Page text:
The House voted Thursday to triple money to fight AIDS, malaria and tuberculosis around the world, giving new life and new punch to a program credited with saving or prolonging millions of lives in Africa alone.

The 303-115 vote sends the global AIDS bill to President Bush for his signature. Bush, who first floated the idea of a campaign against the scourge of AIDS in his 2003 State of the Union speech, supports the five-year, $48 billion plan.

Passage of the bill culminated a rare instance of cooperation between the White House and the Democratic-controlled Congress. It was "born out of a willingness to work together and put the United States on the right side of history when it comes to this global pandemic," said Rep. Barbara Lee, D-Calif., a leader on the issue.

The current $15 billion act, which expires at the end of September, has helped bring lifesaving anti-retroviral drugs to some 1.7 million people and supported care for nearly 7 million. The President's Emergency Plan for AIDS Relief, known as PEPFAR, has won plaudits from some of Bush's harshest critics both in Congress and around the world. Both Democrats and Republicans hailed it as one of the most significant accomplishments of the Bush presidency.

The United States, said Rep. Howard Berman, D-Calif., chairman of the House Foreign Affairs Committee, "has given hope to millions infected with the HIV virus, which just a few years ago was tantamount to a death sentence."

According to a study by UNAIDS and the Kaiser Family Foundation, the United States provided one-fifth of AIDS funding from all sources — governments, international aid groups and the private sector — in 2007. About 40 percent of the $4.9 billion disbursed in 2007 from the G-8 countries, Europe and other donor governments came from the United States.

The legislation approves spending of $5 billion for malaria and $4 billion for tuberculosis, the leading cause of death for people with AIDS. It authorizes spending of up to $2 billion next year for the international Global Fund to Fight AIDS. The measure also provides $2 billion, on top of the $48 billion, for American Indian water, health and law enforcement programs.

While some GOP conservatives questioned the sharp spending increase, others said the U.S. aid had important security as well as moral implications and gave a needed boost to America's reputation abroad.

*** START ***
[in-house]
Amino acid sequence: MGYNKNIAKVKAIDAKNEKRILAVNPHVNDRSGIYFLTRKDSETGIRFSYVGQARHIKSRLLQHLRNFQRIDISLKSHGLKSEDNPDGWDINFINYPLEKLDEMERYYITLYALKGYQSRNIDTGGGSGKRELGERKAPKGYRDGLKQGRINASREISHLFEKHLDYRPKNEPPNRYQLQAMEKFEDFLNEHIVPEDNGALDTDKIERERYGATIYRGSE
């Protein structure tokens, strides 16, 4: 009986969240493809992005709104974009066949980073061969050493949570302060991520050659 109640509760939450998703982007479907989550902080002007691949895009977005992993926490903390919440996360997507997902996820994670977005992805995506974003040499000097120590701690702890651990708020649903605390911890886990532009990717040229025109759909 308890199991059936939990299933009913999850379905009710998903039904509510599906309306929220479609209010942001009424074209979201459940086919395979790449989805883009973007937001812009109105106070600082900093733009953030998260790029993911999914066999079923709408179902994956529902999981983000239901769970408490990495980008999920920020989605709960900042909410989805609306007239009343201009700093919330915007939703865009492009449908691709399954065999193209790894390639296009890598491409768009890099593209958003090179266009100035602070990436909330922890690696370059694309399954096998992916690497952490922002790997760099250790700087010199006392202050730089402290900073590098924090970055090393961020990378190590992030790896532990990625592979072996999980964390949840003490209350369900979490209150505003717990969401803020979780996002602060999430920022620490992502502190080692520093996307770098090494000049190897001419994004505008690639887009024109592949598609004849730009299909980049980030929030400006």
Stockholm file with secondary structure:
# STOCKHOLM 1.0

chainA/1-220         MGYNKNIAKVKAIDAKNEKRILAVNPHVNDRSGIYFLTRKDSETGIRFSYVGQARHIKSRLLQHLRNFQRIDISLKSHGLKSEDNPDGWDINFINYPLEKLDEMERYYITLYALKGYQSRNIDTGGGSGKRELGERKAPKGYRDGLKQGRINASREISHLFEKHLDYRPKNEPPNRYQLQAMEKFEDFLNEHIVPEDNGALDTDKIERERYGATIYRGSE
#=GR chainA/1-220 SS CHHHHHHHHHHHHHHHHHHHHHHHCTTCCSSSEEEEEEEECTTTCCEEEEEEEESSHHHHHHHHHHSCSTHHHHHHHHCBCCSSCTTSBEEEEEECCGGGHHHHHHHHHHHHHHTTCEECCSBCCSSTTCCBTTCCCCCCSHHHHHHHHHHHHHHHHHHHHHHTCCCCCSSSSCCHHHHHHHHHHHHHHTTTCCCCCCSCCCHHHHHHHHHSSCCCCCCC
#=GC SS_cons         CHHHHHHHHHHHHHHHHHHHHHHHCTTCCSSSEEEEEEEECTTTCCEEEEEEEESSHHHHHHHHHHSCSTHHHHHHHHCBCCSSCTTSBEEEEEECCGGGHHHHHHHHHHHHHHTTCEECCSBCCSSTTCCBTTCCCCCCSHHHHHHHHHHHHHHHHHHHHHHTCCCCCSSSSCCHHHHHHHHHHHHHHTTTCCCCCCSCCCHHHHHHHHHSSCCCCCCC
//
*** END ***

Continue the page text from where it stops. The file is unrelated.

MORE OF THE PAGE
The pandemic, said Rep. Ileana Ros-Lehtinen, R-Fla., top Republican on the Foreign Affairs Committee, "is leaving a trail of poverty, despondency and death which has destabilized societies and undermined the security of entire regions." The program has enhanced the U.S. image around the world, she said. "Even in the most remote areas of Kenya or Haiti, for example, people know about the PEPFAR program."

PEPFAR has focused on nations in sub-Saharan Africa that have been devastated by AIDS, but it has also provided assistance in the Caribbean and other areas hit by the pandemic now affecting some 33 million worldwide. Even with advances in treating the disease, there are still about 7,000 new HIV infections every day around the world.

The new bill, like the current law, states that 10 percent of funds should be allocated for orphans and vulnerable children. It sets as a goal preventing 12 million new HIV infections, treating more than 2 million with anti-retroviral drugs, supporting care for 12 million people infected with HIV/AIDS and training at least 140,000 new health care workers and paraprofessionals.

It increases attention on women and girls, including stressing the importance of preventing gender-based violence.

Pamela W. Barnes, president and CEO of the Elizabeth Glaser Pediatric AIDS Foundation, applauded the bill's target of reaching 80 percent of HIV-positive pregnant women with services needed to prevent transmission to their children. "We are still only reaching 34 percent of pregnant, HIV-positive mothers with the medicine they need to keep their babies HIV-free," she said.

The final product took months of compromise: Democrats took out a provision in the existing act requiring that one-third of prevention funds be spent on abstinence education but allowed for reports to Congress if abstinence and fidelity spending falls below certain levels. Conservatives won "conscience clause" assurances that religious groups would not be forced to participate in programs to which they morally object.

Bush, who originally proposed doubling the program to $30 billion, first balked at but later accepted the $50 billion bill that passed the House in April. The Senate diverted $2 billion of the $50 billion to Indian programs and inserted a provision that more than half of funds for AIDS programs go for treatment and care.

The Senate also attached a measure, welcomed by AIDS advocacy groups, that ends a two-decade-old U.S. policy that has made it nearly impossible for HIV-positive people to get visas to this country as immigrants, students or tourists.

The bill is named after former House Foreign Affairs Committee Chairmen Henry Hyde, R-Ill., and Tom Lantos, D-Calif., who wrote the 2003 bill. Hyde died last November, and Lantos died in February as he was working on the new bill.